When TG and his associates initially got involved with Cardiff City, I hoped they would steady what appeared to be a sinking ship and set the club on a course whereby it would finally become a properly-run, self-sufficient business. The early signs were encouraging but the financial results for the 2010/11 season set the alarm bells ringing as far as I was concerned. When they were published in March of this year, the accounts revealed record losses of more than £12 million. Doug Lee has recently confirmed that the club is still losing around £1 million a month, so we can assume the accounts for 2011/12 will show a similar deficit. Many fans seem relatively comfortable with this situation simply because Malaysians are wealthy men, but I find it frightening that the club is losing even more money now than it was when Peter Ridsdale was in charge. Considering a large percentage of the historical debts remain unpaid and the playing squad is relatively small by Championship standards, I can’t work out where all the money is going.
The investment package allegedly proposed by Tan Sri Vincent Tan undoubtedly sounded attractive on the face of it, but let’s put things into perspective for a moment. One month ago, Cardiff City managed to sell just 23,000 tickets for a play-off semi-final against the biggest club in the Championship, and approximately 2,000 of those were sold to visiting fans. The Bluebirds were hammered 5-0 on aggregate and were clearly outclassed over the two legs. Nevertheless, there is now serious talk about increasing the capacity of the Cardiff City Stadium to 35,000, building state-of-the-art training facilities, engaging in worldwide marketing strategies, generating large amounts of revenue from merchandising and sponsorship in the Far East and even the club being floated on the stock exchange. Quite frankly, the whole thing is ridiculous. Before you know it, we’ll be talking about being bigger than Barcelona again.
From my personal perspective, the timing of this shambolic affair couldn’t have been much worse. In recent years, I’ve been feeling increasingly detached from the club and from professional football in general. While the Dave Jones era was a relatively successful one for Cardiff City, the man’s dour demeanour and the effect he seemed to have on his players left me feeling more and more disconnected from the team I have followed since I was an eight year-old. Despite promotion challenges, cup runs and Wembley appearances, supporting the Bluebirds was slowly but surely beginning to feel like a chore. I didn’t like the attitude of the manager, I didn’t like the attitude of a number of his players, I didn’t like the culture that had developed within the club and I was losing faith in the game itself.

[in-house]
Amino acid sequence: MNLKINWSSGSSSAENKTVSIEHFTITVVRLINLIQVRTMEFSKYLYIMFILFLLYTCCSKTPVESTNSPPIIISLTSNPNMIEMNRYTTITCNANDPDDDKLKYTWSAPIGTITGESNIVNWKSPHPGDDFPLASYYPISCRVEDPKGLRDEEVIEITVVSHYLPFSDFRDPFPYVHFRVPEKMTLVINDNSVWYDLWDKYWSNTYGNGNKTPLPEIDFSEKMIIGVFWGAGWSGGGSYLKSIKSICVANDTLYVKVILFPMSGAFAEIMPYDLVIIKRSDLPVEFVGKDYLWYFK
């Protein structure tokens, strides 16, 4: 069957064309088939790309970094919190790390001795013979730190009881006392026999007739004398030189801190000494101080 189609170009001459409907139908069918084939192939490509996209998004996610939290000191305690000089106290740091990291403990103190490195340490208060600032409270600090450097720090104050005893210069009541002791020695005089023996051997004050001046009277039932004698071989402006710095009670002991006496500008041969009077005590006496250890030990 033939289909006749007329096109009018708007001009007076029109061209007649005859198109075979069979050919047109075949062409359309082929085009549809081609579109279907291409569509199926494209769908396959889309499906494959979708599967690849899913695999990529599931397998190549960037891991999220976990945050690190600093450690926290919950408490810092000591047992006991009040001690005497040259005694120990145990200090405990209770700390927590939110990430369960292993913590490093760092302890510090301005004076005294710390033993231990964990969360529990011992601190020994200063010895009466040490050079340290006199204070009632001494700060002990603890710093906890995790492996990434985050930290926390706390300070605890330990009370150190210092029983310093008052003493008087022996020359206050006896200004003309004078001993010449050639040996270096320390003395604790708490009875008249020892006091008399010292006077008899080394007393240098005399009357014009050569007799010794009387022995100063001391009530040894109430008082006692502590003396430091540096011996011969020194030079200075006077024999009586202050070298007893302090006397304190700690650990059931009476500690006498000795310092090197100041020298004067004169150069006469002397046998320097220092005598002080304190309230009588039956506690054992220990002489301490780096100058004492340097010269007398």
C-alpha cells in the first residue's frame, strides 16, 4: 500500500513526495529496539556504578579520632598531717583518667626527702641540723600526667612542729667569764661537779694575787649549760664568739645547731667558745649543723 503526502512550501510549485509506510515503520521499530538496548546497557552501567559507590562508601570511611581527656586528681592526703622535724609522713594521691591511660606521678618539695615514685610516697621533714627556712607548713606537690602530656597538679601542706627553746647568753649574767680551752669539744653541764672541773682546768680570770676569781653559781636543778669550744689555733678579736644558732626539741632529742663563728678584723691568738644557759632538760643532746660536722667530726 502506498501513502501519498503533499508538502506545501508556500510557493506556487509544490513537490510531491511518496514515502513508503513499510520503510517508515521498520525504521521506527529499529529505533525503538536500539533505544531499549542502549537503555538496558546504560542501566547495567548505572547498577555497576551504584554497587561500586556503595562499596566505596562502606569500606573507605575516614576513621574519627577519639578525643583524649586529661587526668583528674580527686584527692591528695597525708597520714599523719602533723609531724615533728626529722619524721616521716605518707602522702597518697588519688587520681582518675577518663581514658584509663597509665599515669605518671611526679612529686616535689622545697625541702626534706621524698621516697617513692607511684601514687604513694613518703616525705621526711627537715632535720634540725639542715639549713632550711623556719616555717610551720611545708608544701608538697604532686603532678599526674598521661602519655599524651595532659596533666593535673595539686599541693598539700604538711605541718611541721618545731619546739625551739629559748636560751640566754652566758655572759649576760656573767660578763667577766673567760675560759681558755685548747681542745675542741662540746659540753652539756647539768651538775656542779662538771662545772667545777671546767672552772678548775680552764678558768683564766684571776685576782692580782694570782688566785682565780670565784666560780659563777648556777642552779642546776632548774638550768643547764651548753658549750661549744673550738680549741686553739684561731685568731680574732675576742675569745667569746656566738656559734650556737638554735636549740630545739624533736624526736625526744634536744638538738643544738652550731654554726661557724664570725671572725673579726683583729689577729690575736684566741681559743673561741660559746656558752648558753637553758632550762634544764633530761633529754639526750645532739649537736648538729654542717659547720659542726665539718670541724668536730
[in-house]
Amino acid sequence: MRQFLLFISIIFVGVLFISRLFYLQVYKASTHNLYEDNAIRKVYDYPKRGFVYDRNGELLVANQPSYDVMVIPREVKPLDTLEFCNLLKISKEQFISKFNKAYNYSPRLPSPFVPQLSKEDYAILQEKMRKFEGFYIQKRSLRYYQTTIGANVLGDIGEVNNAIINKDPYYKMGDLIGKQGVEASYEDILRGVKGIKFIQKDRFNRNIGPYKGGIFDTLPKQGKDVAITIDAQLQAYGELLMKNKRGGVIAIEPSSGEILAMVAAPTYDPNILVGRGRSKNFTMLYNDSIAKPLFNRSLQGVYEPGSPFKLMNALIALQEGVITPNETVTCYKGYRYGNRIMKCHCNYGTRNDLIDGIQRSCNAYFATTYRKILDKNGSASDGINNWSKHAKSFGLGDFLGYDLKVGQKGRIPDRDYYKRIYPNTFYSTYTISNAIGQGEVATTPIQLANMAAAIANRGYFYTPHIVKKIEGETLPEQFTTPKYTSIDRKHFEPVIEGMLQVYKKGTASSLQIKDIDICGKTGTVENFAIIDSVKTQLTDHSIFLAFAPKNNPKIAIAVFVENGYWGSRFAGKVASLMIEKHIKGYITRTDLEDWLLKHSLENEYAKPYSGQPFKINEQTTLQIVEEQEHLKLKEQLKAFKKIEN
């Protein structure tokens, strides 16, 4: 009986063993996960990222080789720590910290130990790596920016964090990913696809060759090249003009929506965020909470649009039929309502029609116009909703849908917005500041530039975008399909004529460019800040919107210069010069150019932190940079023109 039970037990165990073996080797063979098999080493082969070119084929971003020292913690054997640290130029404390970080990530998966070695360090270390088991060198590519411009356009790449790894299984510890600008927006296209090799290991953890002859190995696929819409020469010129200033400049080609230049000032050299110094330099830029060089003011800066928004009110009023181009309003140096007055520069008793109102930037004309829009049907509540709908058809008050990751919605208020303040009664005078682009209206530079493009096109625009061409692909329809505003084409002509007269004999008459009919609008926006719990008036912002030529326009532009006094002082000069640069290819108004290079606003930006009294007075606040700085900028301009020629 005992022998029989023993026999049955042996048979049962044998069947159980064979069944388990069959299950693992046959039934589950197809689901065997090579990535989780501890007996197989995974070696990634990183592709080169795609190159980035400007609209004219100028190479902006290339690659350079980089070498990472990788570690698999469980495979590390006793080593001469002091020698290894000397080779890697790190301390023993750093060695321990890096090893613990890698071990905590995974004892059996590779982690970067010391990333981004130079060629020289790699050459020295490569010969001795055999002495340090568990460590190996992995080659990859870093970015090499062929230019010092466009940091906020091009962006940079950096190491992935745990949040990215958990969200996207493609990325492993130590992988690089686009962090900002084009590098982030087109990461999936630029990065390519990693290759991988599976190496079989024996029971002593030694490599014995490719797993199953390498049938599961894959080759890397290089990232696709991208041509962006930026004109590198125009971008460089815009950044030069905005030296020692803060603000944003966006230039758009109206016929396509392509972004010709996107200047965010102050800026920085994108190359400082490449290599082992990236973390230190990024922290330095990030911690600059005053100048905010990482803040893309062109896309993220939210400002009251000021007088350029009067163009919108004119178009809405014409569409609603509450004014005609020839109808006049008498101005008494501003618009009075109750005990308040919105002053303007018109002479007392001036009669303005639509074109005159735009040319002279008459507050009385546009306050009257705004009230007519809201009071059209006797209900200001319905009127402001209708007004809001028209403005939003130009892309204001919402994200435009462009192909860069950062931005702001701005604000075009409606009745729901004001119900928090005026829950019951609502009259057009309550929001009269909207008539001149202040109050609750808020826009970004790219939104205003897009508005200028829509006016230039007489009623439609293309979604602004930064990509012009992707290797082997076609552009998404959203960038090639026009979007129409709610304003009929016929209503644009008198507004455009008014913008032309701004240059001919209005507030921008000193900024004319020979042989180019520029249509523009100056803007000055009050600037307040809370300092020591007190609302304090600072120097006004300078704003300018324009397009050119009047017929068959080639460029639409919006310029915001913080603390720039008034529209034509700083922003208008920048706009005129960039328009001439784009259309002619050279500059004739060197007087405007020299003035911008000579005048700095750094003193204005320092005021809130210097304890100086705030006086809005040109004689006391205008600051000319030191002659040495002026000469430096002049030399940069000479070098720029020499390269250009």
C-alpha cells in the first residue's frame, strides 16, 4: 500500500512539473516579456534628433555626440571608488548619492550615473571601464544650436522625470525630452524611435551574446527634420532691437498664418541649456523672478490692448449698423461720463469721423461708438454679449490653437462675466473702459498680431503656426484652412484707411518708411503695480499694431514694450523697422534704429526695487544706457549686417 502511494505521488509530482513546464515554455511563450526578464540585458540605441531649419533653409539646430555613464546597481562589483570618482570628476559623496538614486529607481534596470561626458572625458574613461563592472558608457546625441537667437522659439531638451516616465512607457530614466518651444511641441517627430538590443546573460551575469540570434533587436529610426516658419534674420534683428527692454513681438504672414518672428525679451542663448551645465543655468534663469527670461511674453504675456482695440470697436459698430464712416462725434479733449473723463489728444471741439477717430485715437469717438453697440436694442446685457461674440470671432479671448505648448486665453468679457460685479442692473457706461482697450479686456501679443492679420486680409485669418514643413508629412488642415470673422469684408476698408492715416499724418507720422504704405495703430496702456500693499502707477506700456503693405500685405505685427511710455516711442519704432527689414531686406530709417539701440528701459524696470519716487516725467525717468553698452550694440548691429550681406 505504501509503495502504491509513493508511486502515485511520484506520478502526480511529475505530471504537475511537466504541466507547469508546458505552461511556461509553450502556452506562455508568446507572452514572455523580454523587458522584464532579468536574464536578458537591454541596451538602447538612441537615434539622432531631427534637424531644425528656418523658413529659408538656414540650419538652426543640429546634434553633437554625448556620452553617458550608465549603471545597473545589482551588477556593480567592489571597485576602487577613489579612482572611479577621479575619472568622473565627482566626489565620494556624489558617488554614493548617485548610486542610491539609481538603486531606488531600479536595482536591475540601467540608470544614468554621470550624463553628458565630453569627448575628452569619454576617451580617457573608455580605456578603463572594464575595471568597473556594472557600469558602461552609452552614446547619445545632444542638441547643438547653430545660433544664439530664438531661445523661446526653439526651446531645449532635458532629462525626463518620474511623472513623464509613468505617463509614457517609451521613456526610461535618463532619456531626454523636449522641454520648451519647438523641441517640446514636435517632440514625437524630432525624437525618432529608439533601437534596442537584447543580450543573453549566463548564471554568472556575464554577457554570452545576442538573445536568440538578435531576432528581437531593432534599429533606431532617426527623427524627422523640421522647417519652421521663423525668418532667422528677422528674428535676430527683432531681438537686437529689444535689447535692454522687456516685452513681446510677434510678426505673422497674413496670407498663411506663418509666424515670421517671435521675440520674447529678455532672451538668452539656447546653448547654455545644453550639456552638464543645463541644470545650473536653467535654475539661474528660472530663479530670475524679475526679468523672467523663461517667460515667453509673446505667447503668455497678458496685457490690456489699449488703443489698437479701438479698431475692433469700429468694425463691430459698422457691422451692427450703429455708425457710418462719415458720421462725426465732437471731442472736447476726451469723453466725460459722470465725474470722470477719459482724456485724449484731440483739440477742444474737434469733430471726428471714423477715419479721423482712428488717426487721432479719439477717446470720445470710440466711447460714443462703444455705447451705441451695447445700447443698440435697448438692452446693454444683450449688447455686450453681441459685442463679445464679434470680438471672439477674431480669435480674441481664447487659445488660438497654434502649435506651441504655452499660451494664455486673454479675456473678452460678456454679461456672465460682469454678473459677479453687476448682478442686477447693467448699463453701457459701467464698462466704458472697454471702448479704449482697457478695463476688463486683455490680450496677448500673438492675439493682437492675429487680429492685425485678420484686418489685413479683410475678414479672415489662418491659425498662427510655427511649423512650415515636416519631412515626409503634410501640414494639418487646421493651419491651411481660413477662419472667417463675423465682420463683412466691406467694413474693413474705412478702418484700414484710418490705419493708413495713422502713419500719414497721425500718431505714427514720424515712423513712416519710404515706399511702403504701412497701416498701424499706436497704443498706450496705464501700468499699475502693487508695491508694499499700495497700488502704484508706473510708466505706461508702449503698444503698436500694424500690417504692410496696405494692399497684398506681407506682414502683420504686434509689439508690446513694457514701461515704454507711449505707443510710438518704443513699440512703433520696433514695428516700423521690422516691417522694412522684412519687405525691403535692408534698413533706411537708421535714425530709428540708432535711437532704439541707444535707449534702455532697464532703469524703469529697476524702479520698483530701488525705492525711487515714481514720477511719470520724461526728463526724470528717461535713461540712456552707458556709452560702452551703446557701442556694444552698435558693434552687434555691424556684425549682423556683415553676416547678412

The arrival of Malky Mackay last summer was like a breath of fresh air. The way in which the new manager set about his job changed my outlook considerably and reignited my enthusiasm for the Bluebirds. Although I wasn’t always convinced by the Scotsman’s tactics or team selections, I nevertheless enjoyed the 2011/12 season more than I had enjoyed any other for many years. Mackay quickly instilled the kind of work ethic in his players that had been missing at the club for some time. He also brought in a number of promising youngsters, made regular efforts to engage with the fans and ensured that his team did likewise. Despite their limitations, I strongly believed that the manager and his players fully deserved my support and I ended up following the team to 23 away games, which is my biggest tally since the early-Nineties. Despite nagging doubts about the ongoing financial situation, I genuinely felt the club was heading in the right direction on all fronts. Therefore, the shock news about the re-branding plans came not only as a bolt out of the blue (if you’ll pardon the pun), but also as a huge kick in the teeth.
Being a Bluebirds supporter can often be a depressing experience, but the last month has been just about as soul-destroying as any that I can remember. The tame manner of the play-off capitulation was disappointing enough, but that was nothing by comparison to what followed. The way in which this latest off-field fiasco has been handled by the club and the subsequent reactions of some of its fans has left me feeling extremely bitter and disillusioned. As things stand, I honestly don’t know how much longer I can to continue pouring large amounts of my time, energy and money into an activity that brings so little pleasure and so much frustration.
The fact that the owners and officials were prepared to make radical alterations to Cardiff City’s identity without any consultation with the fanbase speaks volumes about the way in which Bluebirds supporters are regarded by the club’s hierarchy, and the fact that so many fans were prepared to accept and even welcome those changes speaks volumes about the club’s support. The circus that is Cardiff City rolls on, but my dedication to the club has diminished significantly in recent weeks. Perhaps I’ll see things differently by the time the new season begins, but at the moment the summer break has never felt more appealing.